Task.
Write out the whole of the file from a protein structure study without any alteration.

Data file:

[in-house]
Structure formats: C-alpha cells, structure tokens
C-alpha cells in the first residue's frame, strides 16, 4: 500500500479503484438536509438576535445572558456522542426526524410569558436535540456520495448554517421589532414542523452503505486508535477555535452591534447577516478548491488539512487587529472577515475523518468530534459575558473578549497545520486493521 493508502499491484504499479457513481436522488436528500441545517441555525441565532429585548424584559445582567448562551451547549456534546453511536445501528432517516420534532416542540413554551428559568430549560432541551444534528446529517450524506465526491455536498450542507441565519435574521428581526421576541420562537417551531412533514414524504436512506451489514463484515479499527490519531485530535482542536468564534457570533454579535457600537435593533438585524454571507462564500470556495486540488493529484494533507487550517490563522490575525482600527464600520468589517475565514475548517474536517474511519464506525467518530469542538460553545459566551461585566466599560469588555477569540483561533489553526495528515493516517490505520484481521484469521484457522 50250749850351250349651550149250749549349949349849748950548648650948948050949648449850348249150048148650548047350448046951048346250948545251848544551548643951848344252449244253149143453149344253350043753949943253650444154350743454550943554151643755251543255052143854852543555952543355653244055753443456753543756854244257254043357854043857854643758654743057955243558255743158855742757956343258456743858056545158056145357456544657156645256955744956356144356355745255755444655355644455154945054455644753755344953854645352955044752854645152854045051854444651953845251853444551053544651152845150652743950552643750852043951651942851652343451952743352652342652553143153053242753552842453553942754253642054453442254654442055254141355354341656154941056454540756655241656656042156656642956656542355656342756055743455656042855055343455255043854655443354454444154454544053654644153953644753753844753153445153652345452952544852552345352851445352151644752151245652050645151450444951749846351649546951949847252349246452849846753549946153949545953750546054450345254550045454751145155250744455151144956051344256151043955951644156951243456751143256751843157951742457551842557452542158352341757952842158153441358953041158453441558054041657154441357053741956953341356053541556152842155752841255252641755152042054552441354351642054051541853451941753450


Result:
[in-house]
Structure formats: C-alpha cells, structure tokens
C-alpha cells in the first residue's frame, strides 16, 4: 500500500479503484438536509438576535445572558456522542426526524410569558436535540456520495448554517421589532414542523452503505486508535477555535452591534447577516478548491488539512487587529472577515475523518468530534459575558473578549497545520486493521 493508502499491484504499479457513481436522488436528500441545517441555525441565532429585548424584559445582567448562551451547549456534546453511536445501528432517516420534532416542540413554551428559568430549560432541551444534528446529517450524506465526491455536498450542507441565519435574521428581526421576541420562537417551531412533514414524504436512506451489514463484515479499527490519531485530535482542536468564534457570533454579535457600537435593533438585524454571507462564500470556495486540488493529484494533507487550517490563522490575525482600527464600520468589517475565514475548517474536517474511519464506525467518530469542538460553545459566551461585566466599560469588555477569540483561533489553526495528515493516517490505520484481521484469521484457522 50250749850351250349651550149250749549349949349849748950548648650948948050949648449850348249150048148650548047350448046951048346250948545251848544551548643951848344252449244253149143453149344253350043753949943253650444154350743454550943554151643755251543255052143854852543555952543355653244055753443456753543756854244257254043357854043857854643758654743057955243558255743158855742757956343258456743858056545158056145357456544657156645256955744956356144356355745255755444655355644455154945054455644753755344953854645352955044752854645152854045051854444651953845251853444551053544651152845150652743950552643750852043951651942851652343451952743352652342652553143153053242753552842453553942754253642054453442254654442055254141355354341656154941056454540756655241656656042156656642956656542355656342756055743455656042855055343455255043854655443354454444154454544053654644153953644753753844753153445153652345452952544852552345352851445352151644752151245652050645151450444951749846351649546951949847252349246452849846753549946153949545953750546054450345254550045454751145155250744455151144956051344256151043955951644156951243456751143256751843157951742457551842557452542158352341757952842158153441358953041158453441558054041657154441357053741956953341356053541556152842155752841255252641755152042054552441354351642054051541853451941753450